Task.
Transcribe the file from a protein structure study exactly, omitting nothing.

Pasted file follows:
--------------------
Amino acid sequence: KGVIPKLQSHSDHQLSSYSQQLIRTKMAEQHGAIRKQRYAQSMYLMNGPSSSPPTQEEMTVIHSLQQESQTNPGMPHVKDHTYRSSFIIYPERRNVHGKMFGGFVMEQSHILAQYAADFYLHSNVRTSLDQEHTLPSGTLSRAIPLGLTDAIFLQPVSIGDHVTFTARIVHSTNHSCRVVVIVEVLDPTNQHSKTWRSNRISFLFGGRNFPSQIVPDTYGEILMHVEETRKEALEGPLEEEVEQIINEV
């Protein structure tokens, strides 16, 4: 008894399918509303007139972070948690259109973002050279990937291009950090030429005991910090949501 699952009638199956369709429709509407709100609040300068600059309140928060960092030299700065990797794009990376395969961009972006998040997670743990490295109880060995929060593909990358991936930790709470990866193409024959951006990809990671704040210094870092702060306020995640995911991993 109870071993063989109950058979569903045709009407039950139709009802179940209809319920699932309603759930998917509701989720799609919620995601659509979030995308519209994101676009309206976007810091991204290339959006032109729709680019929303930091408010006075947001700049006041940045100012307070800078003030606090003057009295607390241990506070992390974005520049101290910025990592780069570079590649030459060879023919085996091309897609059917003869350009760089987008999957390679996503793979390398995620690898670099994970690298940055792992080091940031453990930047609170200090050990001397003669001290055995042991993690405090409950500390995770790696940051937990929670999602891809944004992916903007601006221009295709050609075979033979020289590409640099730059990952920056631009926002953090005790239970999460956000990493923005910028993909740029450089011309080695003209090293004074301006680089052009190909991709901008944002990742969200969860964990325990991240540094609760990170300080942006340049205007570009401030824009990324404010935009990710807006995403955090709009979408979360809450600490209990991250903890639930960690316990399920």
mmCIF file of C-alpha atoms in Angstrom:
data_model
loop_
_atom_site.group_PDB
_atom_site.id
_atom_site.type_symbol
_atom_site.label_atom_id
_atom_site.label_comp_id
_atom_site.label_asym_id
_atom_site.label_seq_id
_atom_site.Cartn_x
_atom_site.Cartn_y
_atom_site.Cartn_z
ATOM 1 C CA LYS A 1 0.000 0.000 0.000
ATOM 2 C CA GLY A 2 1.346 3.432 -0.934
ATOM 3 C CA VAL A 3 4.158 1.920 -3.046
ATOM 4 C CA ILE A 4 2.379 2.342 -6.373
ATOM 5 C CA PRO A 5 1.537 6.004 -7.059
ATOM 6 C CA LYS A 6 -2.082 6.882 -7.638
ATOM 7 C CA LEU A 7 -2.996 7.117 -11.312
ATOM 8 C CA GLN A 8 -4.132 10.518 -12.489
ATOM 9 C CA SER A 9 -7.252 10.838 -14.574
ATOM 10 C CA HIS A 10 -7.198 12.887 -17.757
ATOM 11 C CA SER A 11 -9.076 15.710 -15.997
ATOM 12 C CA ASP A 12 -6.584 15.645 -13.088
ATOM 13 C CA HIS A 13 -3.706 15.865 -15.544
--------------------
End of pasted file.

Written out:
Amino acid sequence: KGVIPKLQSHSDHQLSSYSQQLIRTKMAEQHGAIRKQRYAQSMYLMNGPSSSPPTQEEMTVIHSLQQESQTNPGMPHVKDHTYRSSFIIYPERRNVHGKMFGGFVMEQSHILAQYAADFYLHSNVRTSLDQEHTLPSGTLSRAIPLGLTDAIFLQPVSIGDHVTFTARIVHSTNHSCRVVVIVEVLDPTNQHSKTWRSNRISFLFGGRNFPSQIVPDTYGEILMHVEETRKEALEGPLEEEVEQIINEV
């Protein structure tokens, strides 16, 4: 008894399918509303007139972070948690259109973002050279990937291009950090030429005991910090949501 699952009638199956369709429709509407709100609040300068600059309140928060960092030299700065990797794009990376395969961009972006998040997670743990490295109880060995929060593909990358991936930790709470990866193409024959951006990809990671704040210094870092702060306020995640995911991993 109870071993063989109950058979569903045709009407039950139709009802179940209809319920699932309603759930998917509701989720799609919620995601659509979030995308519209994101676009309206976007810091991204290339959006032109729709680019929303930091408010006075947001700049006041940045100012307070800078003030606090003057009295607390241990506070992390974005520049101290910025990592780069570079590649030459060879023919085996091309897609059917003869350009760089987008999957390679996503793979390398995620690898670099994970690298940055792992080091940031453990930047609170200090050990001397003669001290055995042991993690405090409950500390995770790696940051937990929670999602891809944004992916903007601006221009295709050609075979033979020289590409640099730059990952920056631009926002953090005790239970999460956000990493923005910028993909740029450089011309080695003209090293004074301006680089052009190909991709901008944002990742969200969860964990325990991240540094609760990170300080942006340049205007570009401030824009990324404010935009990710807006995403955090709009979408979360809450600490209990991250903890639930960690316990399920």
mmCIF file of C-alpha atoms in Angstrom:
data_model
loop_
_atom_site.group_PDB
_atom_site.id
_atom_site.type_symbol
_atom_site.label_atom_id
_atom_site.label_comp_id
_atom_site.label_asym_id
_atom_site.label_seq_id
_atom_site.Cartn_x
_atom_site.Cartn_y
_atom_site.Cartn_z
ATOM 1 C CA LYS A 1 0.000 0.000 0.000
ATOM 2 C CA GLY A 2 1.346 3.432 -0.934
ATOM 3 C CA VAL A 3 4.158 1.920 -3.046
ATOM 4 C CA ILE A 4 2.379 2.342 -6.373
ATOM 5 C CA PRO A 5 1.537 6.004 -7.059
ATOM 6 C CA LYS A 6 -2.082 6.882 -7.638
ATOM 7 C CA LEU A 7 -2.996 7.117 -11.312
ATOM 8 C CA GLN A 8 -4.132 10.518 -12.489
ATOM 9 C CA SER A 9 -7.252 10.838 -14.574
ATOM 10 C CA HIS A 10 -7.198 12.887 -17.757
ATOM 11 C CA SER A 11 -9.076 15.710 -15.997
ATOM 12 C CA ASP A 12 -6.584 15.645 -13.088
ATOM 13 C CA HIS A 13 -3.706 15.865 -15.544